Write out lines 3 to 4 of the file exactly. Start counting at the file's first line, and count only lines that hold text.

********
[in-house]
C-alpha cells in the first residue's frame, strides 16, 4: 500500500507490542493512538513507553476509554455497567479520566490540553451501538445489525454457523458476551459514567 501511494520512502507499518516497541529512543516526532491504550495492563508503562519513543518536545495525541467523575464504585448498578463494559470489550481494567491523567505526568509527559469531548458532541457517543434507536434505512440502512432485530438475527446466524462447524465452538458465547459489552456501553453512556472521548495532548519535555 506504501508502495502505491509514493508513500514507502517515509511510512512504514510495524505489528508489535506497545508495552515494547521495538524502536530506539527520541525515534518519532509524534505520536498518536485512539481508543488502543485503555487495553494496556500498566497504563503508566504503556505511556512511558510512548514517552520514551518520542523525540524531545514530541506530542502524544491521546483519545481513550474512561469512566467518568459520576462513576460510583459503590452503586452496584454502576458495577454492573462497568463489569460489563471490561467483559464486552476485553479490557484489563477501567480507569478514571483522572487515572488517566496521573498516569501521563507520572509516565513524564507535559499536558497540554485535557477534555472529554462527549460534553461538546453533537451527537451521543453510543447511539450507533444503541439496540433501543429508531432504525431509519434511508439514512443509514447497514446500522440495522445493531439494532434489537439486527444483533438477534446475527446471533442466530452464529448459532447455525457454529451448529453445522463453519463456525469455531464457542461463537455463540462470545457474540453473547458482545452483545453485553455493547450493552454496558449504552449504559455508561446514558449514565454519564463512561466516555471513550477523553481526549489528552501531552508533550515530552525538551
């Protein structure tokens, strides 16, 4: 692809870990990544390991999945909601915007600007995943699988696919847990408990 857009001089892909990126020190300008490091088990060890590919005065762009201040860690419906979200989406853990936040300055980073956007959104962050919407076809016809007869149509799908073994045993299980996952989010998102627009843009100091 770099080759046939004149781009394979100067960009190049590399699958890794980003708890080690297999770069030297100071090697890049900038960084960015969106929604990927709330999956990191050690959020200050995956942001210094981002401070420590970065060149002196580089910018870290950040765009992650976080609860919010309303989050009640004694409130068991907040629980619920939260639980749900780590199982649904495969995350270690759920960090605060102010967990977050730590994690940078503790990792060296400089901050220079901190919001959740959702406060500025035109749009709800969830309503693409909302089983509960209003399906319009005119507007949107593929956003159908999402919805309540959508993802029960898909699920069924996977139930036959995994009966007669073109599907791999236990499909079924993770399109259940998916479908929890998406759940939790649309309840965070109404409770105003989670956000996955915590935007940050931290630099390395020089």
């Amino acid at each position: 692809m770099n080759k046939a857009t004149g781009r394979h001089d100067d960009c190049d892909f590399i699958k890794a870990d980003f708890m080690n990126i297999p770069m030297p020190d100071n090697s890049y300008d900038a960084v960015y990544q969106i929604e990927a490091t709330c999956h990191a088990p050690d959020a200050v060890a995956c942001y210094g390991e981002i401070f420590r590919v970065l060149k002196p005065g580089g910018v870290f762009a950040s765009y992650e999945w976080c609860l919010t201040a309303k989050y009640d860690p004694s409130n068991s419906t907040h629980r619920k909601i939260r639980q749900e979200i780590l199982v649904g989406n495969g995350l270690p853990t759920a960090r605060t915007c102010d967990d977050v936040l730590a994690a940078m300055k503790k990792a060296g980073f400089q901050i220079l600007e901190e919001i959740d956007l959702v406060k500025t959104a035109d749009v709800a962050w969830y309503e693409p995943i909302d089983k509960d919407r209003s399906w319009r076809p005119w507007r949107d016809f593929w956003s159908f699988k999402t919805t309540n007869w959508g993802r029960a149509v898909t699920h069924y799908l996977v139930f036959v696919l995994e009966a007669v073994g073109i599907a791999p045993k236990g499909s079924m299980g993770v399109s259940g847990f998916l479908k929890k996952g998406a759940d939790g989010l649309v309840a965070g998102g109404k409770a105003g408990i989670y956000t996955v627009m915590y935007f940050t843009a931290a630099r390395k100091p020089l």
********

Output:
């Protein structure tokens, strides 16, 4: 692809870990990544390991999945909601915007600007995943699988696919847990408990 857009001089892909990126020190300008490091088990060890590919005065762009201040860690419906979200989406853990936040300055980073956007959104962050919407076809016809007869149509799908073994045993299980996952989010998102627009843009100091 770099080759046939004149781009394979100067960009190049590399699958890794980003708890080690297999770069030297100071090697890049900038960084960015969106929604990927709330999956990191050690959020200050995956942001210094981002401070420590970065060149002196580089910018870290950040765009992650976080609860919010309303989050009640004694409130068991907040629980619920939260639980749900780590199982649904495969995350270690759920960090605060102010967990977050730590994690940078503790990792060296400089901050220079901190919001959740959702406060500025035109749009709800969830309503693409909302089983509960209003399906319009005119507007949107593929956003159908999402919805309540959508993802029960898909699920069924996977139930036959995994009966007669073109599907791999236990499909079924993770399109259940998916479908929890998406759940939790649309309840965070109404409770105003989670956000996955915590935007940050931290630099390395020089």
């Amino acid at each position: 692809m770099n080759k046939a857009t004149g781009r394979h001089d100067d960009c190049d892909f590399i699958k890794a870990d980003f708890m080690n990126i297999p770069m030297p020190d100071n090697s890049y300008d900038a960084v960015y990544q969106i929604e990927a490091t709330c999956h990191a088990p050690d959020a200050v060890a995956c942001y210094g390991e981002i401070f420590r590919v970065l060149k002196p005065g580089g910018v870290f762009a950040s765009y992650e999945w976080c609860l919010t201040a309303k989050y009640d860690p004694s409130n068991s419906t907040h629980r619920k909601i939260r639980q749900e979200i780590l199982v649904g989406n495969g995350l270690p853990t759920a960090r605060t915007c102010d967990d977050v936040l730590a994690a940078m300055k503790k990792a060296g980073f400089q901050i220079l600007e901190e919001i959740d956007l959702v406060k500025t959104a035109d749009v709800a962050w969830y309503e693409p995943i909302d089983k509960d919407r209003s399906w319009r076809p005119w507007r949107d016809f593929w956003s159908f699988k999402t919805t309540n007869w959508g993802r029960a149509v898909t699920h069924y799908l996977v139930f036959v696919l995994e009966a007669v073994g073109i599907a791999p045993k236990g499909s079924m299980g993770v399109s259940g847990f998916l479908k929890k996952g998406a759940d939790g989010l649309v309840a965070g998102g109404k409770a105003g408990i989670y956000t996955v627009m915590y935007f940050t843009a931290a630099r390395k100091p020089l």